Postdoctoral Fellow at the Max Planck Institute for Mathematics
Bachelor’s degree in Mathematics and Physics in 2015
Master’s degree in Mathematics from the Univ. of Minnesota in 2019
PhD in Mathematics from the Univ. of Minnesota in 2021
Initially, I registered as a physics major because I had heard of cool ideas and deep results coming out of physics. Quickly, I then registered as a math major as well, since it was clear that math and physics are very closely linked, and it would not be much more work to complete a math major as well. And while I was right about how much overlap there is between the majors, I enjoyed taking math classes that were irrelevant to my physics courses.
I am currently a postdoc. Currently at the Max Planck Institute for Mathematics in Bonn, Germany, and soon at the Kavli Institute for the Physics and Mathematics of the Universe. Both of these positions are research postdocs in pure mathematics, without a teaching component. That means I spend my days proving theorems, discussing ideas with colleagues, writing math papers, and listening to talks by fellow mathematicians.
During my senior year at Truman, I applied for graduate school in mathematics programs. While I strongly considered applying for physics graduate school programs, I decided to pursue mathematics further since I wanted to learn algebraic geometry and other advanced mathematics topics. I entered a PhD program at the University of Minnesota Twin Cities, where I initially took classes and then started to work with an advisor on research in mathematical physics. During my last year in graduate school, I applied for research postdocs so that I could continue to work on the interesting ideas I had been exposed to in graduate school. I had good luck on the job market, despite uncertainties with the job market during the pandemic.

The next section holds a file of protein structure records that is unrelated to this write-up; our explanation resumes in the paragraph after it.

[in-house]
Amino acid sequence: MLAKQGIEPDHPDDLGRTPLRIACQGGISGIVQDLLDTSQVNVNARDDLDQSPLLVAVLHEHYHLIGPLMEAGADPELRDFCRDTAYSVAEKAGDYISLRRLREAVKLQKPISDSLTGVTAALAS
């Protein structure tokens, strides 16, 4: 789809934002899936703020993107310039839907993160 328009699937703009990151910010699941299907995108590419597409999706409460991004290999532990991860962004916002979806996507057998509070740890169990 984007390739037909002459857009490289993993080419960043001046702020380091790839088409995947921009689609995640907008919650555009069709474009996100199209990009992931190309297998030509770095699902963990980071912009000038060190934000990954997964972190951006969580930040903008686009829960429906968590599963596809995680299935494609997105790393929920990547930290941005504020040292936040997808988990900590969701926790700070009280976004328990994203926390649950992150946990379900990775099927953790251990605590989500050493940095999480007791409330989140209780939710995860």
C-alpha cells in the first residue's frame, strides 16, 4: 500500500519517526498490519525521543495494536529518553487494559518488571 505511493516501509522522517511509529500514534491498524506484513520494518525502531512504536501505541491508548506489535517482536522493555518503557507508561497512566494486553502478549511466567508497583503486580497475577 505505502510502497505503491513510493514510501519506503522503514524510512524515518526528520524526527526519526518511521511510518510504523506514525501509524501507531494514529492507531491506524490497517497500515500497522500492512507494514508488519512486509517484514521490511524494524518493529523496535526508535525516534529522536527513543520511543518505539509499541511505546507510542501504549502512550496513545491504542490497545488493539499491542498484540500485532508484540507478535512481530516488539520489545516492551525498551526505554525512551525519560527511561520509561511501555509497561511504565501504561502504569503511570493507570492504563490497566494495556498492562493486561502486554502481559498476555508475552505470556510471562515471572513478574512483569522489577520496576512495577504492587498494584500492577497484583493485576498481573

How I use math in my job:
Basically math is my job. Since I am interested in mathematical physics (that is mathematics motivated from physics) I find myself using whatever math is most convenient to study the physics, which means I work with a variety of different subfields of mathematics. I spend a lot of time reading math papers, and then figuring out new ways to put together math to create something interesting or useful.
Advice for students getting ready to hit the job market or apply to graduate school:
As a student graduating from Truman, talk to your professors and ask them about what types of jobs or positions you could apply for. Ask to be put in contact with (or seek out yourself) people working in the types of jobs you are considering. Ask these people questions about what they enjoy most about their job, what they most dislike about their job, and what sort of outlook they see for their profession in general.
As a recent graduate, you have a lot of opportunities. You should feel free to pursue anything that comes your way, but also feel free to switch jobs if something does not work out. Also, apply to as many places as you have time for. Sometimes you will get a job offer you were not expecting, and sometimes a job that did not sound exciting will end up being a good fit.
When I entered graduate school, no one at the University of Minnesota had heard of Truman. Don’t let the fact that Truman is a small university limit your ability to grow and move on to bigger opportunities. Part of what your education at Truman did was help you learn how to learn, which helps you be successful at new challenges.